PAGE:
Health officials in New Jersey just confirmed the death of a 4-year old girl in December was due to the flu. A 12-year old Florida boy, whose parents describe him as “healthy as an ox” also died from influenza shortly after symptoms began to appear.
The number of children dying or being hospitalized as a result of the flu this year is simply staggering: More than 30 children have died and more than 8,900 have been hospitalized as a result of the flu. The numbers will only increase, according to the Centers for Disease Control, since it takes a few weeks for the CDC to gather the latest information from the nation’s hospitals. Flu season typically peaks in February, but it can last till May.
There have been more than 4,000 confirmed cases of flu in New Jersey alone, putting emergency rooms at full capacity and making this the worst flu season ever recorded in the state. Nationwide, nearly 7,000 people have gone to the ER with recorded cases of flu.
So what makes this year’s flu virus so much worse? The strain currently sweeping the nation is the H3N2 virus, considered to be one of the most severe flu strains, especially for young children, the elderly, and people with compromised immune systems, regardless of whether they have been vaccinated or not since this year’s vaccine isn’t a perfect match.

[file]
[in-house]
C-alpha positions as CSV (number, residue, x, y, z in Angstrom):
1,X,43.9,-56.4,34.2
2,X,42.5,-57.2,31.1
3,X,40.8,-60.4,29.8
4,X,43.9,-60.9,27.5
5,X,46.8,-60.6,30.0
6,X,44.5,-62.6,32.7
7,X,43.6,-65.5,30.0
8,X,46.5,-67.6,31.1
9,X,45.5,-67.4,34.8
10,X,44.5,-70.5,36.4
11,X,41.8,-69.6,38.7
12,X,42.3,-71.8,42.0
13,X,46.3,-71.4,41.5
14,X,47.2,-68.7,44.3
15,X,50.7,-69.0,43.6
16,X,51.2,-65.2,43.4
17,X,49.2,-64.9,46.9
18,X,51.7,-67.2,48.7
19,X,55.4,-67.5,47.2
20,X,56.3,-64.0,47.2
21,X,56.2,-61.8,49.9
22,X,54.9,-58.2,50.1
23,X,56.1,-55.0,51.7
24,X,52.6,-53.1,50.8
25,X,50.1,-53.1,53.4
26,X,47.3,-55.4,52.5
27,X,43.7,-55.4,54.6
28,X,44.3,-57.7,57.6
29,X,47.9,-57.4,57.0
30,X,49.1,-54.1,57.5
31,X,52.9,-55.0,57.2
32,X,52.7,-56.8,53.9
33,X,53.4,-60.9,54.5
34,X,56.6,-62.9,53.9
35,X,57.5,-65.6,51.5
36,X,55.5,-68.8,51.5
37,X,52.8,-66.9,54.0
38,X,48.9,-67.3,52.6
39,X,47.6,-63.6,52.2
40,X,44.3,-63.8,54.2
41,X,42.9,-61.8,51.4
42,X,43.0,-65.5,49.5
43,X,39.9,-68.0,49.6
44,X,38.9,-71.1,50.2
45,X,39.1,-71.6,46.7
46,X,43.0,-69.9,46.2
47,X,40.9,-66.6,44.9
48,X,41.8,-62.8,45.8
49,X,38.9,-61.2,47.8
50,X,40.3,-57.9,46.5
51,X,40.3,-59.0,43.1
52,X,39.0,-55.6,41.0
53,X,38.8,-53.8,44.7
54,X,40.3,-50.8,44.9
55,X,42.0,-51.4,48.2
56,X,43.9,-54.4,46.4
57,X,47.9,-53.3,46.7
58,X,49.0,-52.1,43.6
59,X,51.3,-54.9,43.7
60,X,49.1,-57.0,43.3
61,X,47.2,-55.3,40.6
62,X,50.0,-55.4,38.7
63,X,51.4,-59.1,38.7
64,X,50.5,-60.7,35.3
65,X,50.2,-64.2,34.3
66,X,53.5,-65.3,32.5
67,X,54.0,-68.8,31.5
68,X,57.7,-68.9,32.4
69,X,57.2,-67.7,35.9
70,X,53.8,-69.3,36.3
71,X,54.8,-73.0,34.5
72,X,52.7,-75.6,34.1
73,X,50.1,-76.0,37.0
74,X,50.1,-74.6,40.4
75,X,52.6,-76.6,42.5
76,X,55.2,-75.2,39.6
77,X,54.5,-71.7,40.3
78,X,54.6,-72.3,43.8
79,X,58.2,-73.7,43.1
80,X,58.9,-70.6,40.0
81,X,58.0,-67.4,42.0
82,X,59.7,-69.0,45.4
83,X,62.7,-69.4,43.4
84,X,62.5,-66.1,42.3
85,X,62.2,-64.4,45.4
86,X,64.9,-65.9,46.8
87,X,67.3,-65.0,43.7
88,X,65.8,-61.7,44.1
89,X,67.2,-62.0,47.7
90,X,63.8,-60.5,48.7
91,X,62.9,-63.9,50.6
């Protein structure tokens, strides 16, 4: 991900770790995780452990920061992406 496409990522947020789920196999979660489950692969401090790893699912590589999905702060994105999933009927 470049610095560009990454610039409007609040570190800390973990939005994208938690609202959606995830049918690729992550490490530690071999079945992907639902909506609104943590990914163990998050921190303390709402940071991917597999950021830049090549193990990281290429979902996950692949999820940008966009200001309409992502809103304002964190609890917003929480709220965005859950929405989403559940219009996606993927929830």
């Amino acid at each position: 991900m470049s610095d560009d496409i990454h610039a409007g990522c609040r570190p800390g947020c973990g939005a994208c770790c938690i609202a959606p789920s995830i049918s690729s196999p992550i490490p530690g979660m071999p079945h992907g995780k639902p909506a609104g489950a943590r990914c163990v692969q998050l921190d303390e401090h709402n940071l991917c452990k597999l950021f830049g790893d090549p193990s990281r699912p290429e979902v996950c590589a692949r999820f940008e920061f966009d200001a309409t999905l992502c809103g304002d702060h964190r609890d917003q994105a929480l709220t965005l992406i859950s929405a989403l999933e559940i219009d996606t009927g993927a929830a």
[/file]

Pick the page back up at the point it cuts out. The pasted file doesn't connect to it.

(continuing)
But it is still very important to get the vaccine, CDC Director Brenda Fitzgerald told Reuters that about 85% of the children who died probably had not been vaccinated. So while the vaccine may not give you and your child 100% protection, it can still lessen the severity of the symptoms and potentially save your life. Aside from getting vaccinated, what else can you do? The CDC’s Fitzgerald emphasizes the importance of good ‘ol hand-washing. A habit we all need to emphasize to our kids (over and over!).
But if your child does become ill, how do you know if it’s something serious? Doctors tell parents to get their child to the emergency room if he/she has any of these symptoms:
*Fast or troubled breathing
*If your child is refusing liquids or cannot be awakened
*Sudden dizziness or confusion
The good news is officials believe flu season activity has peaked. But stay vigilant. May is still a long way away.